When it comes to bakers and photographers, I like to give them the benefit of the doubt and assume that in refusing to provide services for a gay wedding, they would not refuse other non-ceremony-endorsing services to a person who identified themselves as homosexual. It's not the people or even the state of being to which they object at that level, but the ceremony which attempts to legitimize the union (both physical and societal) of 2 homosexuals. Do you see the difference?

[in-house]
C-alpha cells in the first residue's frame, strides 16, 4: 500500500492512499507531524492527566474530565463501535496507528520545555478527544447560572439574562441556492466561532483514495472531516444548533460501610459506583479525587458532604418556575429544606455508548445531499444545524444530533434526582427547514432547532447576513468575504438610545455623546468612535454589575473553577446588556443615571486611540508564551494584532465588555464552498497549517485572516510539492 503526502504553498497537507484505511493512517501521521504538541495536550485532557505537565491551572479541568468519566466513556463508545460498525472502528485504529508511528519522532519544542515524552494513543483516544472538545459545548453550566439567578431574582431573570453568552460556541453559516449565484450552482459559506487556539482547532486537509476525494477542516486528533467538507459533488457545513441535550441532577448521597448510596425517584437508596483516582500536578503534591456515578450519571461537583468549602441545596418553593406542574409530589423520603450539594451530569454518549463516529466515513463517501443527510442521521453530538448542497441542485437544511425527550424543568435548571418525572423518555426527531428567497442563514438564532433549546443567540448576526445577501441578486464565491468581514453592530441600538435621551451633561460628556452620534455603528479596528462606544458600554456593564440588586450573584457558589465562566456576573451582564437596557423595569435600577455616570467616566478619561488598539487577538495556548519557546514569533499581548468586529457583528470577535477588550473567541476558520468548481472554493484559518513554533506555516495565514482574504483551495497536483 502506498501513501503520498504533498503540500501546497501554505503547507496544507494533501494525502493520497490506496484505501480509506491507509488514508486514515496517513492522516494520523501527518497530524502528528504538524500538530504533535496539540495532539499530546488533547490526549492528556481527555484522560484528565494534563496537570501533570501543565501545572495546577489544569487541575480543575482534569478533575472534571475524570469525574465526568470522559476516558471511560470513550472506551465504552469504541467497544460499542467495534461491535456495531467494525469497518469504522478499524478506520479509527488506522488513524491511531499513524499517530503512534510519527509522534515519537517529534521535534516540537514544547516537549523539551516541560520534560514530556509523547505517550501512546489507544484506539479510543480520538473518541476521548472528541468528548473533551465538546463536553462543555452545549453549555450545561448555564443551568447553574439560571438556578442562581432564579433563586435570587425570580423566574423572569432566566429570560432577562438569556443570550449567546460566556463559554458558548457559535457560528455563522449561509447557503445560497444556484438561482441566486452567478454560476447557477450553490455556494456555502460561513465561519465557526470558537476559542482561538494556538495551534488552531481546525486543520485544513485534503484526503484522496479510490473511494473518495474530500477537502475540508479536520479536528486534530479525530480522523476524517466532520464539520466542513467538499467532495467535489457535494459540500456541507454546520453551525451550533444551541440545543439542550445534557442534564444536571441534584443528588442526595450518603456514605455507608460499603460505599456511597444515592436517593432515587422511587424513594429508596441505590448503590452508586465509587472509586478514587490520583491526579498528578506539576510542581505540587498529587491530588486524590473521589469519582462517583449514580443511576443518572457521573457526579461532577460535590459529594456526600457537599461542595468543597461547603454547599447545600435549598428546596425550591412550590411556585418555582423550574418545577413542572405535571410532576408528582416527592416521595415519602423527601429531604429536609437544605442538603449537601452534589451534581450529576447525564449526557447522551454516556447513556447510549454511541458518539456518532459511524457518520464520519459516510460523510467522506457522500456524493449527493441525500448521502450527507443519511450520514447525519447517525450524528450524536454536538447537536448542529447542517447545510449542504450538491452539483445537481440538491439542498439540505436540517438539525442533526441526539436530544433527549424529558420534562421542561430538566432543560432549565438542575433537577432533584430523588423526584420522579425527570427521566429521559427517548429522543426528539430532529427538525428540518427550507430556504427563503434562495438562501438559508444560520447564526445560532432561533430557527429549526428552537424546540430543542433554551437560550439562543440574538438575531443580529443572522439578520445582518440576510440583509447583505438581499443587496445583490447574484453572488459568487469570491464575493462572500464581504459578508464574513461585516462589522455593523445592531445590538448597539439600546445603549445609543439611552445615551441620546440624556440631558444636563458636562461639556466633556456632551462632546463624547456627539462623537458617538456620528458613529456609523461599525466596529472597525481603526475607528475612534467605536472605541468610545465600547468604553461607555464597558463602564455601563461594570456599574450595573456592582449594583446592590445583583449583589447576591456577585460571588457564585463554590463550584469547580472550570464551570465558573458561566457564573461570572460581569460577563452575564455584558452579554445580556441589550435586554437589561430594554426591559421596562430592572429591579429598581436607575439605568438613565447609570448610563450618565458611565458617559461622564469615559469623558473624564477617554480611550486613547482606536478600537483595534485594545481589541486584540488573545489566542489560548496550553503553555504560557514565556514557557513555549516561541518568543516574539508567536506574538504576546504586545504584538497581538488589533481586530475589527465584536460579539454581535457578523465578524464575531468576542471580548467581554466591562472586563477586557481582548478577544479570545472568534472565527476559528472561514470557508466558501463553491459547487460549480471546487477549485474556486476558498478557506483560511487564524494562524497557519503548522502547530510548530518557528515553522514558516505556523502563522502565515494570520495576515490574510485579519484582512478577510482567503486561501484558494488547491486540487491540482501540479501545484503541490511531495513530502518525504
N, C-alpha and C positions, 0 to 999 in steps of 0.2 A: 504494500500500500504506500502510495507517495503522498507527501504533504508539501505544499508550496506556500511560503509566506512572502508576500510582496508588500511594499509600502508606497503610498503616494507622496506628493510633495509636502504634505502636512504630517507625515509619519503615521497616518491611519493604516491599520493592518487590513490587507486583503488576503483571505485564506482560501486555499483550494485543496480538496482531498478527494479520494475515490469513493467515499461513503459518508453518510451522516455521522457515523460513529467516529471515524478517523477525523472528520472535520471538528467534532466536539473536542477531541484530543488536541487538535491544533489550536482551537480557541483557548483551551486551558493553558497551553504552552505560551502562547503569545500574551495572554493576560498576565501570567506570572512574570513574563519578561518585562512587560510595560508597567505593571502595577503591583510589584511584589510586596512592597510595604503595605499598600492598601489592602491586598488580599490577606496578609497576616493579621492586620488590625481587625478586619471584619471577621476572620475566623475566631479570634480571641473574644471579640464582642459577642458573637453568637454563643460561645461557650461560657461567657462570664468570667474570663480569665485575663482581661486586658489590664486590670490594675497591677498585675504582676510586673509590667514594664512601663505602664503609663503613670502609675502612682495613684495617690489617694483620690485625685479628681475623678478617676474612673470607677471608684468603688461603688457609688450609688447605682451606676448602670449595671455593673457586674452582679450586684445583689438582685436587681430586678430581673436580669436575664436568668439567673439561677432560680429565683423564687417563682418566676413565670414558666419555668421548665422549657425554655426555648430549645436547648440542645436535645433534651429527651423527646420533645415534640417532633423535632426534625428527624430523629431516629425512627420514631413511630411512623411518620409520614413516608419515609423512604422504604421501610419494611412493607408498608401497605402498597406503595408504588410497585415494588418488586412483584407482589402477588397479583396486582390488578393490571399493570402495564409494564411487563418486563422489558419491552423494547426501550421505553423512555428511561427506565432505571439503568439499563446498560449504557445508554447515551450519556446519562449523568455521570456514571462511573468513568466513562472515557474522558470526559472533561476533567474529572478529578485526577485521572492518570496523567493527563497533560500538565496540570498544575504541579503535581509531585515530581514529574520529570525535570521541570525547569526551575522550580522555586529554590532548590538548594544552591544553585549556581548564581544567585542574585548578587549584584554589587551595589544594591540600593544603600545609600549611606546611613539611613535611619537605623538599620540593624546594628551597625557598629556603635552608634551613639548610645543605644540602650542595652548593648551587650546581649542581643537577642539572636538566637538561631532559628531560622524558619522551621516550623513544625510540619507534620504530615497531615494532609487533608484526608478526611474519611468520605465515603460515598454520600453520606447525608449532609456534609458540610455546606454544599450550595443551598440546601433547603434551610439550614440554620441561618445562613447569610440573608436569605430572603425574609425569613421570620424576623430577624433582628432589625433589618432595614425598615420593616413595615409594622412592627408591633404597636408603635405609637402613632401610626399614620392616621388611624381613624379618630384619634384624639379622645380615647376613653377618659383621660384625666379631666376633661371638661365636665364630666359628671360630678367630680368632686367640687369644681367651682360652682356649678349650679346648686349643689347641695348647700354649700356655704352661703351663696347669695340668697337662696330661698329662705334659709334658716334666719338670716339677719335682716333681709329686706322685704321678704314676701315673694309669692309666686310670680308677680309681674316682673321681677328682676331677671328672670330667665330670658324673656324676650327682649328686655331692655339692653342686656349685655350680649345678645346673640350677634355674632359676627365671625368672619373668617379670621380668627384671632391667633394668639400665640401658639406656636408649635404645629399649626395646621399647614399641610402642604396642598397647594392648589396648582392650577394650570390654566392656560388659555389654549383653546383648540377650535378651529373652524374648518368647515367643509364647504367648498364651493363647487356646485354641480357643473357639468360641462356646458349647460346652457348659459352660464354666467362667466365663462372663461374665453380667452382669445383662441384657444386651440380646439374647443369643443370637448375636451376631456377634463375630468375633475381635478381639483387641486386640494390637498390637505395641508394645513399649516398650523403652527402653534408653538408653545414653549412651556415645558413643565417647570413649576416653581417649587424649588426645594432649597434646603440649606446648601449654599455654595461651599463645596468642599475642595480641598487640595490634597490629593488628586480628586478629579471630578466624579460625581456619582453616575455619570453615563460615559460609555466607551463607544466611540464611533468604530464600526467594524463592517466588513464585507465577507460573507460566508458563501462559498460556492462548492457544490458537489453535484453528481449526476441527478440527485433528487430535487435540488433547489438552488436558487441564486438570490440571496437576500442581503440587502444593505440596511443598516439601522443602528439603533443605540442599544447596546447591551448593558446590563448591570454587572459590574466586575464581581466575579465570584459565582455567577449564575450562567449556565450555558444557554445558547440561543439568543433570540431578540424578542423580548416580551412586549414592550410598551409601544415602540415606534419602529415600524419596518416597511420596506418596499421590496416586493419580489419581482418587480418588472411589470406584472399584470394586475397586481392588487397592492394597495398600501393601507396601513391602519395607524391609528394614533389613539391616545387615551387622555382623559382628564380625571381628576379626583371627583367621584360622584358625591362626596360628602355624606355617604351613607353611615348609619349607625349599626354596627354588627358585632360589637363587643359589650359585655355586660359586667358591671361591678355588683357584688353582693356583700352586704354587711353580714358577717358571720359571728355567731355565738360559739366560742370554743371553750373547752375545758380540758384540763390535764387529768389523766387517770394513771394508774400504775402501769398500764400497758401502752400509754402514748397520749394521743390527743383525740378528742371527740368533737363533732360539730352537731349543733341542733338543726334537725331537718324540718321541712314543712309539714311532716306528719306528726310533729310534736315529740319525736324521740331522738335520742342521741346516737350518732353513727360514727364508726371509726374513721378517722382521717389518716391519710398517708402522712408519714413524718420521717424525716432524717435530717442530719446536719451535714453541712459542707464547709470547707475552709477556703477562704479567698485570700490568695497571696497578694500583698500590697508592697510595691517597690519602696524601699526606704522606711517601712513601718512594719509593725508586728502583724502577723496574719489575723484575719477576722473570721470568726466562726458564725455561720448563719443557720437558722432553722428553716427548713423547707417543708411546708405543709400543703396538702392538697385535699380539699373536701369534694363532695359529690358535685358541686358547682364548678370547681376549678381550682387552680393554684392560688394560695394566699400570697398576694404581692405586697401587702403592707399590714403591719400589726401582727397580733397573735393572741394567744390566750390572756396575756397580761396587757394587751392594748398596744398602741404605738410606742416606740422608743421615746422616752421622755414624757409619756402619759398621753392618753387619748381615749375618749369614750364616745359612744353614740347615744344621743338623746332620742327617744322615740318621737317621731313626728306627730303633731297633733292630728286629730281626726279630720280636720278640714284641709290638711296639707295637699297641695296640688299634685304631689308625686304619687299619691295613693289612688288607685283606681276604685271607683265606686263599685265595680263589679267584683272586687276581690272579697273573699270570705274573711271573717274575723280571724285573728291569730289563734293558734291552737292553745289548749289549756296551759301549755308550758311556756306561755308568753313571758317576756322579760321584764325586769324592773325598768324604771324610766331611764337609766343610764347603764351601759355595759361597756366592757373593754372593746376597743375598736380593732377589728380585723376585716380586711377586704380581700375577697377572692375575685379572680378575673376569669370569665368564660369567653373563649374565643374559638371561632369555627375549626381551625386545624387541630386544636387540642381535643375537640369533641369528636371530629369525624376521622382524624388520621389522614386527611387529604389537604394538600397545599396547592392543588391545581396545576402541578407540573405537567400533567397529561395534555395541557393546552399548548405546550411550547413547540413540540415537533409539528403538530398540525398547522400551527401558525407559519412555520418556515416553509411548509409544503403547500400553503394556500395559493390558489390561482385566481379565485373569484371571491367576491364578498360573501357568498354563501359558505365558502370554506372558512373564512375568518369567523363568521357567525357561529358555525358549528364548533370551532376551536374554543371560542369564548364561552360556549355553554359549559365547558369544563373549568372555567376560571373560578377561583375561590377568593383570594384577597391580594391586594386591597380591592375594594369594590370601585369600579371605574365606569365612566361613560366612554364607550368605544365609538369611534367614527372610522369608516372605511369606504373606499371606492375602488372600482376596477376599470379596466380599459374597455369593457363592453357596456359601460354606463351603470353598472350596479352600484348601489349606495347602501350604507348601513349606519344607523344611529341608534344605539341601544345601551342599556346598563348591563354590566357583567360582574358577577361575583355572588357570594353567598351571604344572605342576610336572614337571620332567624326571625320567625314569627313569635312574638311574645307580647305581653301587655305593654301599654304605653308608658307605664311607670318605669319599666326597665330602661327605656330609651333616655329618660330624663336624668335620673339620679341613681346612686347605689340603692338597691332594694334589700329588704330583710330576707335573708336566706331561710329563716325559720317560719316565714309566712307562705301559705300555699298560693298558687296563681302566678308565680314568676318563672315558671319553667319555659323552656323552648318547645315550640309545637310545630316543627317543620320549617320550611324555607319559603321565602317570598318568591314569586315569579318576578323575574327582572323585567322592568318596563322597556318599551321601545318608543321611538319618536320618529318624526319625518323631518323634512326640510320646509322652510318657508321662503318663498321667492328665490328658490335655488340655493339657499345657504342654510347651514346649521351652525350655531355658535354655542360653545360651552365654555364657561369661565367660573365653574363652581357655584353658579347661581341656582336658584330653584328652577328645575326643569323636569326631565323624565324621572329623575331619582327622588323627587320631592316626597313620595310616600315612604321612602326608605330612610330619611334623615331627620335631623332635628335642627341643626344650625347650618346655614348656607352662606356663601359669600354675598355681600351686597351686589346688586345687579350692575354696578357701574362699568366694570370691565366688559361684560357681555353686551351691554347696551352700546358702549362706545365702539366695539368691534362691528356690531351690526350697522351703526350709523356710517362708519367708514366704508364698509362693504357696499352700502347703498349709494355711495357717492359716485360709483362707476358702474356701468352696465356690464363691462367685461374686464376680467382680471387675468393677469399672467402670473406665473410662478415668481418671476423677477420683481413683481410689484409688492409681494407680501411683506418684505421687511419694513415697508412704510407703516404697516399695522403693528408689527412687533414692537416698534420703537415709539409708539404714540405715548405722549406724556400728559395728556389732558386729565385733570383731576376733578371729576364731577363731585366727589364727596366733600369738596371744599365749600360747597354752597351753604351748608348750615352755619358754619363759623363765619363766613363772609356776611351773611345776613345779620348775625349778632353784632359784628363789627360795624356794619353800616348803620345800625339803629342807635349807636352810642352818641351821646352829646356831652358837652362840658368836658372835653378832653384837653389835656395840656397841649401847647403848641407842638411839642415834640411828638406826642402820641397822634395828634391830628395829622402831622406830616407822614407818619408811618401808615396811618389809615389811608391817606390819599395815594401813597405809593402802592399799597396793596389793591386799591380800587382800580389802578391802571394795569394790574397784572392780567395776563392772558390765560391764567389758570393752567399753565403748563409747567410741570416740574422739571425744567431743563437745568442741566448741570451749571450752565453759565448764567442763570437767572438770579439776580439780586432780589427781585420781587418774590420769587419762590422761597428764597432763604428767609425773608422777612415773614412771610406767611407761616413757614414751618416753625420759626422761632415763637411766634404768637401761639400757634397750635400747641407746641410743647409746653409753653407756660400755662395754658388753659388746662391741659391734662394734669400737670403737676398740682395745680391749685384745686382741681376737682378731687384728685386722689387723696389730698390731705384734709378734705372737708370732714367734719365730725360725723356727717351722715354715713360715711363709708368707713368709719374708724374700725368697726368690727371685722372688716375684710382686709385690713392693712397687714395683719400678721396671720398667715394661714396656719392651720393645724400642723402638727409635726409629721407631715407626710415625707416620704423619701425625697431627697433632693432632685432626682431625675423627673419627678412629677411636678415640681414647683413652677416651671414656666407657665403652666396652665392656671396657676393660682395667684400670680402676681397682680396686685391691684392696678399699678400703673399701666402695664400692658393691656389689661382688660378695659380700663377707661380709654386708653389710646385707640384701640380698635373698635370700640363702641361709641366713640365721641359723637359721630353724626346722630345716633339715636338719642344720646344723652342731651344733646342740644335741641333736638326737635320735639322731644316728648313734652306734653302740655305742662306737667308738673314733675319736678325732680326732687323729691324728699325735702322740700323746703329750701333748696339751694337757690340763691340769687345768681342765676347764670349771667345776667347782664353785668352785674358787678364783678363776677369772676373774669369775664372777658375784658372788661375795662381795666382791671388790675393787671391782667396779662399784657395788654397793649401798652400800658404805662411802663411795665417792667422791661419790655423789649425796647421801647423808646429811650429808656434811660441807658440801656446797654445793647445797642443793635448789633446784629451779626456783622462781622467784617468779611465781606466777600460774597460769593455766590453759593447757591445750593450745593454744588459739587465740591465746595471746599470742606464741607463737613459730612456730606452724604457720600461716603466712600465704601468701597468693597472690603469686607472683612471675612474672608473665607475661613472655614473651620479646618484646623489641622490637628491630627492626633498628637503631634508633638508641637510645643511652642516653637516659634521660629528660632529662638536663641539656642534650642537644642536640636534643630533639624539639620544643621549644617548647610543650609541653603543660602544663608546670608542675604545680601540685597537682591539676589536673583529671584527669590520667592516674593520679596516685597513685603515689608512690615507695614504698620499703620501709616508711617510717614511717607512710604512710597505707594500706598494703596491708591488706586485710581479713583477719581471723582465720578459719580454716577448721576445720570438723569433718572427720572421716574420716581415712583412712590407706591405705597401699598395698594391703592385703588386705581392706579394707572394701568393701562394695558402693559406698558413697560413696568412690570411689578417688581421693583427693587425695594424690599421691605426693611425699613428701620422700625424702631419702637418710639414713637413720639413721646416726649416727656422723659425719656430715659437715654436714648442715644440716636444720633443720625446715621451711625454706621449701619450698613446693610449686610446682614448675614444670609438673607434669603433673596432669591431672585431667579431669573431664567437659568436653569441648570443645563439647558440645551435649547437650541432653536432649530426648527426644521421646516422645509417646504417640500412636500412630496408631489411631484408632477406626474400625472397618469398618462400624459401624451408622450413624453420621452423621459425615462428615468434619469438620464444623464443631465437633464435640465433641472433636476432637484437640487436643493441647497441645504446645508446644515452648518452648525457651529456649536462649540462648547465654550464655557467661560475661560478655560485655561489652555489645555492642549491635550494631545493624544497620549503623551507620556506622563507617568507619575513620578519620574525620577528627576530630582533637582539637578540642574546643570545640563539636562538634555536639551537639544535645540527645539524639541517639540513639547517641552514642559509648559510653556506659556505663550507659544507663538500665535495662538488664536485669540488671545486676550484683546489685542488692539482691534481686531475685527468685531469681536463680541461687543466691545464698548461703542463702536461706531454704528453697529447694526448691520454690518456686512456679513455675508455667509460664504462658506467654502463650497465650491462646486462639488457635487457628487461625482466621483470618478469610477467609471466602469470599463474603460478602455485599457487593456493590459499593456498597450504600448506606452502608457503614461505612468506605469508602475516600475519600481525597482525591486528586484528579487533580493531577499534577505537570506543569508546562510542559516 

I think one of the problems with this whole movement is that Satan is trying to push the idea that the sinner is indistinguishable and inseparable from his sin. Therefore, if you reject the sin (or even label an action as sinful), you are rejecting the person, when that is oftentimes the furthest from the truth. I have no doubt in my mind that Thomas S. Monson has a greater love for any gay individual that most people on this earth. As PART of that love (not opposed to it, as many would have you believe), he wishes that person to be eternally happy, and while protecting his rights AS A PERSON, he does not wish to cloud the issue and, honestly, make that person (and possibly others through example and mixed messages) far less happy in the long run by making that person think that their sin is not a sin and should be celebrated. He wants people to turn FROM their sins and gain eternal life.